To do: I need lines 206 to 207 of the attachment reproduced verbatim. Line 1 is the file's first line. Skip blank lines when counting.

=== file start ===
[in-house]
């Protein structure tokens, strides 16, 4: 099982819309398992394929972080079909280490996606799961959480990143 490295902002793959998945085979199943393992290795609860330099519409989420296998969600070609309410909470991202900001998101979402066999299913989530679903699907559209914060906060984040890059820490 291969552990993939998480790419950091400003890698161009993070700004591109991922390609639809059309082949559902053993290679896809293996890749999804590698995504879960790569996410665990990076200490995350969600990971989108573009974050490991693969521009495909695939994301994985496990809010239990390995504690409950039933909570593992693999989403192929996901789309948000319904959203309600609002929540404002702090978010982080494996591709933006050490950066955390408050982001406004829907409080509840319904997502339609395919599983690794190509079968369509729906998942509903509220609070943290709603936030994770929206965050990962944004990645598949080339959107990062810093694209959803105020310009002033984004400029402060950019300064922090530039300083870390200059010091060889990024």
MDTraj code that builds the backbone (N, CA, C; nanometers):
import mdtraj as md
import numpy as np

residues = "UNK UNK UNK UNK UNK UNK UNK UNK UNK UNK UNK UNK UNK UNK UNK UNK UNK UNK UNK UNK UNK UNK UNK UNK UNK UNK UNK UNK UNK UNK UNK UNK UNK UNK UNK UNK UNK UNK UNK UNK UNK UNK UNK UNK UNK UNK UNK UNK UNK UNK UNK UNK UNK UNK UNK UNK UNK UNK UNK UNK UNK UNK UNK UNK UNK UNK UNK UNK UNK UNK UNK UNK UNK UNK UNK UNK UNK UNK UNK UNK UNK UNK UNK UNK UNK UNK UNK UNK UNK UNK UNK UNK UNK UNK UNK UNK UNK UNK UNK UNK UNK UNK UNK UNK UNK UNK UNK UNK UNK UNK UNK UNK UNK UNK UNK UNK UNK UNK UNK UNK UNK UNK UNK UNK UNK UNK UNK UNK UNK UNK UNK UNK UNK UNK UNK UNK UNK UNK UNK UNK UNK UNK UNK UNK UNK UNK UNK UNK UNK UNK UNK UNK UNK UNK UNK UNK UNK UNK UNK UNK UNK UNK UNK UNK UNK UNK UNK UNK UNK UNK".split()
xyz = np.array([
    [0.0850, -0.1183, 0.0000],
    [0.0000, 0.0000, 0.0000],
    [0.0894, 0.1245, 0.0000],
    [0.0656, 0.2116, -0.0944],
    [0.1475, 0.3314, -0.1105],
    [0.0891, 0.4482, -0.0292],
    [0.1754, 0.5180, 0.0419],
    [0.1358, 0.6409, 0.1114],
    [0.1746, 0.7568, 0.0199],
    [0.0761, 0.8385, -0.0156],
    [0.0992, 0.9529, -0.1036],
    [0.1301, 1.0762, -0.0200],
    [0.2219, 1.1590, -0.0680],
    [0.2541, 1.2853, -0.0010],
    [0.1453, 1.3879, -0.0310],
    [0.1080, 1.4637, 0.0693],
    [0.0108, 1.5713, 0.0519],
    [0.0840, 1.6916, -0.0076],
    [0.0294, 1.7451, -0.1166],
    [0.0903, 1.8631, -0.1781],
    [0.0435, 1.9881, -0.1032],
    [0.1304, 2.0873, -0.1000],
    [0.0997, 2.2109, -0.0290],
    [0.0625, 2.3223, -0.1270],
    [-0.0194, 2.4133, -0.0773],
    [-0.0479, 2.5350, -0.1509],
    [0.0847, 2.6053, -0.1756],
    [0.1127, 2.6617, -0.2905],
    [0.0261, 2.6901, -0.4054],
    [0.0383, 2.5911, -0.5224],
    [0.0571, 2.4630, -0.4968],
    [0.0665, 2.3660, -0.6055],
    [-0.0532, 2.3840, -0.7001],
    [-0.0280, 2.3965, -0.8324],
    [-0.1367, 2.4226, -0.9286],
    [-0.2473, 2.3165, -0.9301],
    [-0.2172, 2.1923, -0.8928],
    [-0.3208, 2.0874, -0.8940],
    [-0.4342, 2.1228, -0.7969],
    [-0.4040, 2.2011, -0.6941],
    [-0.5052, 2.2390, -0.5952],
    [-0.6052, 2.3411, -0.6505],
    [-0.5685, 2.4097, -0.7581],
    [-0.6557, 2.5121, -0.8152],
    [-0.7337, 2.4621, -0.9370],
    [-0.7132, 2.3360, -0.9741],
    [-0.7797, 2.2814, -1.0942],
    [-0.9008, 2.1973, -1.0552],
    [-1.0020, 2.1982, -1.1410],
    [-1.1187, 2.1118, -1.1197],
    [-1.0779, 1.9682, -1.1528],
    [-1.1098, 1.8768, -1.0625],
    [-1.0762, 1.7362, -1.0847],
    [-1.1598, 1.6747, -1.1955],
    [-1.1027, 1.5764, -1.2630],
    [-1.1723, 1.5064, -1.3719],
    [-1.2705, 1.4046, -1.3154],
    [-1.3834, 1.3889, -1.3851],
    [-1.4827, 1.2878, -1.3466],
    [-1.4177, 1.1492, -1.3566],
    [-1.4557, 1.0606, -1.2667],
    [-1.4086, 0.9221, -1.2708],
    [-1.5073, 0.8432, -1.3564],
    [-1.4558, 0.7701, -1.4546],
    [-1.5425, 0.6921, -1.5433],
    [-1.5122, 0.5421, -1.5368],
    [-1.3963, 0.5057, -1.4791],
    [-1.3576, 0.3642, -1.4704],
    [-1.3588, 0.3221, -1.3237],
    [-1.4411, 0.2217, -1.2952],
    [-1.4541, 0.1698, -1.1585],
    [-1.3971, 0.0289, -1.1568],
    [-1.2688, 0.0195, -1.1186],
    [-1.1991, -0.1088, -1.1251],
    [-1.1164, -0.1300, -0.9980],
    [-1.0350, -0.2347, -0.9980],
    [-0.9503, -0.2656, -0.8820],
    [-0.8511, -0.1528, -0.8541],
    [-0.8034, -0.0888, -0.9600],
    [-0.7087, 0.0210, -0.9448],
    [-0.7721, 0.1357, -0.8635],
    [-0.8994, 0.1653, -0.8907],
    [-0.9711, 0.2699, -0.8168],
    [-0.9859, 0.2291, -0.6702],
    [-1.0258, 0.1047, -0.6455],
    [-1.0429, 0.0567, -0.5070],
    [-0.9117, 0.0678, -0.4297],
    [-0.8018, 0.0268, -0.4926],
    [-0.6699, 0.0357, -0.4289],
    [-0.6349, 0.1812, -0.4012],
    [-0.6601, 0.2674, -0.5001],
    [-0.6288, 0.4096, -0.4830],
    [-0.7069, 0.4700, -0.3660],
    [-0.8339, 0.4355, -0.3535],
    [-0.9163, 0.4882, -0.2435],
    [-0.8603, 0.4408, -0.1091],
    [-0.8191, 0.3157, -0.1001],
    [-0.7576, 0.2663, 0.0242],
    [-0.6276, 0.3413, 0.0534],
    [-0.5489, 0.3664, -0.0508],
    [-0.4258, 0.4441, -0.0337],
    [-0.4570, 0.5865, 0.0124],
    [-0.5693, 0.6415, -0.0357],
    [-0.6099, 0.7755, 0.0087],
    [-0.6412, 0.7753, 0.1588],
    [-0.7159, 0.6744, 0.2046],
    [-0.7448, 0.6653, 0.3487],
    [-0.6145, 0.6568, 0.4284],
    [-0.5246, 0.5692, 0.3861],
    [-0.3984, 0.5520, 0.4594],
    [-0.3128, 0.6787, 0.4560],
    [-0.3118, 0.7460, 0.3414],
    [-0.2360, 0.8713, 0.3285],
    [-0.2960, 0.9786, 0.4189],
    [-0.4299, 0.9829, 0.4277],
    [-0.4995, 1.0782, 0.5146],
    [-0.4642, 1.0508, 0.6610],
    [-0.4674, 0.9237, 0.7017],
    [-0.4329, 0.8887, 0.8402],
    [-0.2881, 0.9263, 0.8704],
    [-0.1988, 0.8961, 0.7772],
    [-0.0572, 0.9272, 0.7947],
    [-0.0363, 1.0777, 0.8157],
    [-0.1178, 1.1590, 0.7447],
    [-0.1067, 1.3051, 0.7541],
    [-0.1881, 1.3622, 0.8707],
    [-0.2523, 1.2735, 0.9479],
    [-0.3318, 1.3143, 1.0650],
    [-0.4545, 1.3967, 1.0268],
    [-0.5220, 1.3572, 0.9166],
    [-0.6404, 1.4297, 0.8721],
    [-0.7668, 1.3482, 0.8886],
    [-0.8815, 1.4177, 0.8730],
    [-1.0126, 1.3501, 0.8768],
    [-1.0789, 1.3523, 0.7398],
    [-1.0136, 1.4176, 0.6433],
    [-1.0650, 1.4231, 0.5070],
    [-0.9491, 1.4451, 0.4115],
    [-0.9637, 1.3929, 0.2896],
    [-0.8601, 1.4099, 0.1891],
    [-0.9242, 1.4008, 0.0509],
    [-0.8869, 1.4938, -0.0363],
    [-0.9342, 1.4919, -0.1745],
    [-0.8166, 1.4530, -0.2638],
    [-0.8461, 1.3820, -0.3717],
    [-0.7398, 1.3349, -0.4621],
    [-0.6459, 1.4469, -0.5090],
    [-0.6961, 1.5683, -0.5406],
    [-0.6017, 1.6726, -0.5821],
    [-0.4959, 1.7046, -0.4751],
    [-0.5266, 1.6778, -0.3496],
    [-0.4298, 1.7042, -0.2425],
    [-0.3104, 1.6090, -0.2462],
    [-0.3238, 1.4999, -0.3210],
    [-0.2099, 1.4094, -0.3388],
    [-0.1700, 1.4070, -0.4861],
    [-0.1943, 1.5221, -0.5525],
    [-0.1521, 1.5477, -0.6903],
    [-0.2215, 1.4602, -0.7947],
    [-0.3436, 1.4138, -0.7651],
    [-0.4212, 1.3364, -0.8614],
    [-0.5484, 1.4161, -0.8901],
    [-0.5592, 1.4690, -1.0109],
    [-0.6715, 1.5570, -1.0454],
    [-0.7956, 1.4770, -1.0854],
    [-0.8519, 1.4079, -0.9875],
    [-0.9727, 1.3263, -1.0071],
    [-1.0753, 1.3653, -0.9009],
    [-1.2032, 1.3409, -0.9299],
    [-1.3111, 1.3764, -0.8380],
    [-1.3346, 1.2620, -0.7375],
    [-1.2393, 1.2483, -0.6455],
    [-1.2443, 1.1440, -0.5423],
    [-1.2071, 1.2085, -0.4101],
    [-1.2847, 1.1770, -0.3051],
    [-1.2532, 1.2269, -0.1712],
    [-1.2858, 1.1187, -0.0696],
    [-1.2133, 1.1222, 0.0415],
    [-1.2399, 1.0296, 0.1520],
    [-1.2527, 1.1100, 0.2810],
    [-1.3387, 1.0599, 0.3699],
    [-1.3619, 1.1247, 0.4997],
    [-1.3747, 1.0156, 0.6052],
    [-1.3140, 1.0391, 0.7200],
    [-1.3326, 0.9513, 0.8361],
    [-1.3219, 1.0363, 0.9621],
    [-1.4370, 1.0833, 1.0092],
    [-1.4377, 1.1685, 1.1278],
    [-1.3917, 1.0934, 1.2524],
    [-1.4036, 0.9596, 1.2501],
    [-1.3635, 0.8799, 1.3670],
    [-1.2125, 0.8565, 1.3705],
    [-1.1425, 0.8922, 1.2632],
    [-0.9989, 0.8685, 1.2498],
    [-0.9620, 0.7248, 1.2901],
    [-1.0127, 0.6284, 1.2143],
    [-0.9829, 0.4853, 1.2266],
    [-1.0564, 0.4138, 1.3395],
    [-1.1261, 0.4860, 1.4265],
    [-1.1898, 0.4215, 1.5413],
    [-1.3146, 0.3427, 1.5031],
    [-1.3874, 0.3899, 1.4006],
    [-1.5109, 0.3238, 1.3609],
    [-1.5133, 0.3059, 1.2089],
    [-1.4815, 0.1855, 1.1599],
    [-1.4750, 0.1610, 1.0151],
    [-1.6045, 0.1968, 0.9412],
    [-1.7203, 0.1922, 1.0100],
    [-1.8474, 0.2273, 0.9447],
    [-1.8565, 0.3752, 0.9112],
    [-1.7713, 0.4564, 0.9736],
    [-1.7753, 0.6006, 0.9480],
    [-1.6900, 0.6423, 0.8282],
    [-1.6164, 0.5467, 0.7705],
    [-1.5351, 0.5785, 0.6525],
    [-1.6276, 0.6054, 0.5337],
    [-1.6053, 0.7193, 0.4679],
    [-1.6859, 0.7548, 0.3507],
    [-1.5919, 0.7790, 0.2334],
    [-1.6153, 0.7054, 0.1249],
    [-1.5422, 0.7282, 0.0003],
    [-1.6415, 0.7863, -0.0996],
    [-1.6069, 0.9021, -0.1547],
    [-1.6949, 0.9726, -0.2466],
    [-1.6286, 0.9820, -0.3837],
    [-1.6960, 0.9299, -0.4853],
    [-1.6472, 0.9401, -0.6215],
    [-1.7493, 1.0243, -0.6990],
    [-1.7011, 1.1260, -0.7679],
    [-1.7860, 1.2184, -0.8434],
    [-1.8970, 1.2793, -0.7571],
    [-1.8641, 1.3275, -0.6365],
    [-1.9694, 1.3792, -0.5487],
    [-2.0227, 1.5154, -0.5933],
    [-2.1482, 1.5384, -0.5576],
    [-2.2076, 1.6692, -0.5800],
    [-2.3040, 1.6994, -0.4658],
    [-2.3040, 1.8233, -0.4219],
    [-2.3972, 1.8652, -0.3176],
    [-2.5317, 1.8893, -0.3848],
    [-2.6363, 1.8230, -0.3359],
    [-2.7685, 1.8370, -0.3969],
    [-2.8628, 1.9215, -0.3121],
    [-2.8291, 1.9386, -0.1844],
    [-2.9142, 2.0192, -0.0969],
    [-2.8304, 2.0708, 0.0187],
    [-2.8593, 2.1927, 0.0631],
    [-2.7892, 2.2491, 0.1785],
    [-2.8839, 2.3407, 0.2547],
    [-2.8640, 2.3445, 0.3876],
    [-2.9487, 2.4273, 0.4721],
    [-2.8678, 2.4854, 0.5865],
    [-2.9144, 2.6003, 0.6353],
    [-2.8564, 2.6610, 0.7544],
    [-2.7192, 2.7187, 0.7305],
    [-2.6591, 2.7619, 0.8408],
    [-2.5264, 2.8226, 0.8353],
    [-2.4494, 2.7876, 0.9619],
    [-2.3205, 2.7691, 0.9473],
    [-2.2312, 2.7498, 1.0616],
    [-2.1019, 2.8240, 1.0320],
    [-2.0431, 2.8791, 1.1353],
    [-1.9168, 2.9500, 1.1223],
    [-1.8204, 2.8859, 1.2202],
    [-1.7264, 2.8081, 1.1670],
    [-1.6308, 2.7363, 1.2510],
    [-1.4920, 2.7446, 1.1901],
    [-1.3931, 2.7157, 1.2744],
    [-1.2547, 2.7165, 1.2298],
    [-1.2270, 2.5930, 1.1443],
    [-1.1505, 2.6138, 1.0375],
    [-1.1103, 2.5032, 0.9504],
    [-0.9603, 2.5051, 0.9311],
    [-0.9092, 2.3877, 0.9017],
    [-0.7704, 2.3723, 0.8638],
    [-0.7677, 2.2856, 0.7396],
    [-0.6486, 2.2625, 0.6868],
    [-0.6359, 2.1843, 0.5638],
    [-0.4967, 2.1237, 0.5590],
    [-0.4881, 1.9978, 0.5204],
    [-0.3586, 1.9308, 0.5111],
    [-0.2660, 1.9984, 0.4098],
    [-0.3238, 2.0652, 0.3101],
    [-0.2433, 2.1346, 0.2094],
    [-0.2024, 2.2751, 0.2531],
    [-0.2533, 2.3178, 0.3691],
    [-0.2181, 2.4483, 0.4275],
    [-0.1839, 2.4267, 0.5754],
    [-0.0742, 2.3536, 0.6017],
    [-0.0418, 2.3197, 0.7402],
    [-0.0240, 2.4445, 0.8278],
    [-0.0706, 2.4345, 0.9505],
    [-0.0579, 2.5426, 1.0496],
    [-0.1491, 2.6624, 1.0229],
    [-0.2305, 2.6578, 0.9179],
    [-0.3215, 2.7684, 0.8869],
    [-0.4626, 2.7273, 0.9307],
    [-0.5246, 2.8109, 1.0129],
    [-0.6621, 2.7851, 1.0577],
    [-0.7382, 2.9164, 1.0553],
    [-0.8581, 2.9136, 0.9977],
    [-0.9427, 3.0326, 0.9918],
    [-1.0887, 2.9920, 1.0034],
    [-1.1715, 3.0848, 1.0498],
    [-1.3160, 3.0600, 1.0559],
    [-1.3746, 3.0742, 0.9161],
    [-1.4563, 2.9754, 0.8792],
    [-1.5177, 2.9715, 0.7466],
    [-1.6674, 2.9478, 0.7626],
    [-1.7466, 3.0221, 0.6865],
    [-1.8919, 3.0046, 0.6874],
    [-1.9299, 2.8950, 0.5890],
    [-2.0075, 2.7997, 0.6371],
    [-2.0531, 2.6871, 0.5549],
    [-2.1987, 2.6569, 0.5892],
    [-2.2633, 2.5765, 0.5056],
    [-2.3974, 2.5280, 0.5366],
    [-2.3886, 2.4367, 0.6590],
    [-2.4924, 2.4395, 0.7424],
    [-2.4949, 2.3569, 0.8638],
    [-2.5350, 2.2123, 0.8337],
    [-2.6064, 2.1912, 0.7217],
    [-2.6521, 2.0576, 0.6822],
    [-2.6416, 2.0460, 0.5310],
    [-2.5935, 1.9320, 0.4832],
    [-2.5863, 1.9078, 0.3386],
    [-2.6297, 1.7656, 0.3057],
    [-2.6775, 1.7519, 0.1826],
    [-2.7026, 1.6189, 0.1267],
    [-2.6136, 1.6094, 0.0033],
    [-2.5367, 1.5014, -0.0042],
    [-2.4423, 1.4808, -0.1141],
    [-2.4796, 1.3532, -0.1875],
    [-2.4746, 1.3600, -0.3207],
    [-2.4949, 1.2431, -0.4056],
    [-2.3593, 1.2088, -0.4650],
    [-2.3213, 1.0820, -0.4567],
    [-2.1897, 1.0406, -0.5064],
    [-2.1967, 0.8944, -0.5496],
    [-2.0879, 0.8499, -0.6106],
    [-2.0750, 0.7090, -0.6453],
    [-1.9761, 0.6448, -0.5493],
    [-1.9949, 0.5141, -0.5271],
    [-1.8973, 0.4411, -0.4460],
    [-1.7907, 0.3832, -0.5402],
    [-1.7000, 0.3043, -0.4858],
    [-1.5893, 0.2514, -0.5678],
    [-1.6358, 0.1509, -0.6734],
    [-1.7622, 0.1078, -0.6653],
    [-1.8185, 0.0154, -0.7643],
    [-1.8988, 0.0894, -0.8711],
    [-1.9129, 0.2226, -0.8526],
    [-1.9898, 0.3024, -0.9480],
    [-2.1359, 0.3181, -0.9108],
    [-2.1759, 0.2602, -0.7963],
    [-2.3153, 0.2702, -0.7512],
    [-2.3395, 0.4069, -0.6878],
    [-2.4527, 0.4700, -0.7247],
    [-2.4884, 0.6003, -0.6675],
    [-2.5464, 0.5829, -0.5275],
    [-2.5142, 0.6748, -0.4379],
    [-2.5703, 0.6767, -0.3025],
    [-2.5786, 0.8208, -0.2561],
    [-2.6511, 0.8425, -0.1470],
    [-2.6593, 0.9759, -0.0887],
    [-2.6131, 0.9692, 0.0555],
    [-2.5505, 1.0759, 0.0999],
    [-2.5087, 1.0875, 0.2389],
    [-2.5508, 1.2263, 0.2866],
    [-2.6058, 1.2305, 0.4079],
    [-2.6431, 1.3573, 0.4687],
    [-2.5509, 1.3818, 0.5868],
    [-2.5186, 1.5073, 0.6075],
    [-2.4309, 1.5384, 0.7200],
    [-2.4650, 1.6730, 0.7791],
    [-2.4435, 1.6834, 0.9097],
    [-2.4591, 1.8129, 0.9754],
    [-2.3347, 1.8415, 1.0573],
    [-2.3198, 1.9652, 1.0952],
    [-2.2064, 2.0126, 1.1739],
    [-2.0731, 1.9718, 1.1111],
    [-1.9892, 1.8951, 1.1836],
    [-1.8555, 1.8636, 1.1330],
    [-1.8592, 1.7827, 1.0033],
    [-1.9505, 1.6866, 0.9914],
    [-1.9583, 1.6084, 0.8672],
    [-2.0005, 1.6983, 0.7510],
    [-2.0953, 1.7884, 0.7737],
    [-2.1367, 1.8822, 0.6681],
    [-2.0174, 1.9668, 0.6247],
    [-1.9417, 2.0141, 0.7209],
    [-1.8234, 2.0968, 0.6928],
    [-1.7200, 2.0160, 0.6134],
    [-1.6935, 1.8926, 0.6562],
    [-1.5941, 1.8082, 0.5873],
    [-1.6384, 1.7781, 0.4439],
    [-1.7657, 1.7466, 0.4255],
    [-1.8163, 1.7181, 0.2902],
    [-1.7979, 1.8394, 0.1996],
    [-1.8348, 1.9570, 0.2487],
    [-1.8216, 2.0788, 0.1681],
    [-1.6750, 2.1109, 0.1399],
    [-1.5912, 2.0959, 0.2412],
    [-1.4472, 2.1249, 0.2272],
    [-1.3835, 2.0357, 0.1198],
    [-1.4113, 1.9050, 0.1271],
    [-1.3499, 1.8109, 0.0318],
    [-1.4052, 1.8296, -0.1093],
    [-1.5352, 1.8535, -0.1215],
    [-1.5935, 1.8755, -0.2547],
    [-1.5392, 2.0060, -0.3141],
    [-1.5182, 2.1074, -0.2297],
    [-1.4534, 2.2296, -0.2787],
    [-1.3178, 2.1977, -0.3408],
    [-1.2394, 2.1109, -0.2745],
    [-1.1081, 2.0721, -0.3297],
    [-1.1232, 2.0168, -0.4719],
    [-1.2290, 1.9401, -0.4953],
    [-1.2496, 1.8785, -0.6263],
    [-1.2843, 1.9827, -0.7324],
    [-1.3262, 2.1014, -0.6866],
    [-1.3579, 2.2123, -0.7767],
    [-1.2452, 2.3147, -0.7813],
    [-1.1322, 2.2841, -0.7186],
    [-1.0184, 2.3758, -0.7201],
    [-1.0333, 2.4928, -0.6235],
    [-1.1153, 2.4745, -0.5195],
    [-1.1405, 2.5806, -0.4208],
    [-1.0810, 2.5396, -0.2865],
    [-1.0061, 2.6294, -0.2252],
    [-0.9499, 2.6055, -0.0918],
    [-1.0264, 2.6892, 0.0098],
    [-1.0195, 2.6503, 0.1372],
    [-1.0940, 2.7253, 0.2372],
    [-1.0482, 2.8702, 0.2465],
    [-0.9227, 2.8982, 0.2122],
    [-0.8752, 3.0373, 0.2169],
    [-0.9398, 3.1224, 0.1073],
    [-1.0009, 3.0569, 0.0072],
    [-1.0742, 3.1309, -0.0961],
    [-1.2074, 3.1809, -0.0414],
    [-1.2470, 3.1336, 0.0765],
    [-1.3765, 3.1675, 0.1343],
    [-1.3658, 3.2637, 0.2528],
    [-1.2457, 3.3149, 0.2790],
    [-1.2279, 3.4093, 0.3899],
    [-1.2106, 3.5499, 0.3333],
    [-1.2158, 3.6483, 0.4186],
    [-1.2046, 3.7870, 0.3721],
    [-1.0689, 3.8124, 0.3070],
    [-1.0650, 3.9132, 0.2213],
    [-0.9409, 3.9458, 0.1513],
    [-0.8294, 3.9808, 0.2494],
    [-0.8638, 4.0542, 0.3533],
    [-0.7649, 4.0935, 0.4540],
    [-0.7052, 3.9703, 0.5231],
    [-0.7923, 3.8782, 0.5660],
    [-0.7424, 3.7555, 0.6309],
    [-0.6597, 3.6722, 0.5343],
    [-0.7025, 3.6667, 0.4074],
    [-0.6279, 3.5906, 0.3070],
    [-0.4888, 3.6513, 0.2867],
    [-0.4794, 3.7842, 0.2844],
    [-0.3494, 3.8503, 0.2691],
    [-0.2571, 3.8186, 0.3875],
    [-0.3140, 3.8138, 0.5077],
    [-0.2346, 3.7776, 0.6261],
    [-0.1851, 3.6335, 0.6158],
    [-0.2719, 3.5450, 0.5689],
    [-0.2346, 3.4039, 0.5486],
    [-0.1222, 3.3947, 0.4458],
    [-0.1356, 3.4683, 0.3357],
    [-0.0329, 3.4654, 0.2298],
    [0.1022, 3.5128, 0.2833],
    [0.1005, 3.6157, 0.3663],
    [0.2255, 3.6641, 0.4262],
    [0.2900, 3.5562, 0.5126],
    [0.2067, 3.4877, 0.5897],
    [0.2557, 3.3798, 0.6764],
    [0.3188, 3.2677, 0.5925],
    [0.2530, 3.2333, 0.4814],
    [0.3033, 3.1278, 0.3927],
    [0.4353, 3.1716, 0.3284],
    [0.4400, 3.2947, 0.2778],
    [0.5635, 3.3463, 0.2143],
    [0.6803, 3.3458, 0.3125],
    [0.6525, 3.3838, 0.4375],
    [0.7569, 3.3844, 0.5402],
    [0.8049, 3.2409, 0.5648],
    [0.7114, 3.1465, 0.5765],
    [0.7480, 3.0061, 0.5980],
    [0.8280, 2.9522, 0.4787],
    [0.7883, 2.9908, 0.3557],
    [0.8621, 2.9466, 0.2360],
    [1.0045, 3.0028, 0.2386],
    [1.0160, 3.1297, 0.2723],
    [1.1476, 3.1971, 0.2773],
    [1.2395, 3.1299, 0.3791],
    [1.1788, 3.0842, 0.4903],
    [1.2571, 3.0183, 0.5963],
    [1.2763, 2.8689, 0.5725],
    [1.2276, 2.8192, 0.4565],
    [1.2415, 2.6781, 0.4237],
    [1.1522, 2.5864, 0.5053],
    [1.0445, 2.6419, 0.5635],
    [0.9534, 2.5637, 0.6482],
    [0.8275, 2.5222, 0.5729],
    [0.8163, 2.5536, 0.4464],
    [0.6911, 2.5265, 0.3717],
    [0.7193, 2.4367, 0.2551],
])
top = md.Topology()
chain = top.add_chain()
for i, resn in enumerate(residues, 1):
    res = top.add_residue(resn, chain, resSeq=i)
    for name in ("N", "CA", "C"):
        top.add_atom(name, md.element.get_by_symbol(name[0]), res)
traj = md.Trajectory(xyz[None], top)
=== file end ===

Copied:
    [-1.1261, 0.4860, 1.4265],
    [-1.1898, 0.4215, 1.5413],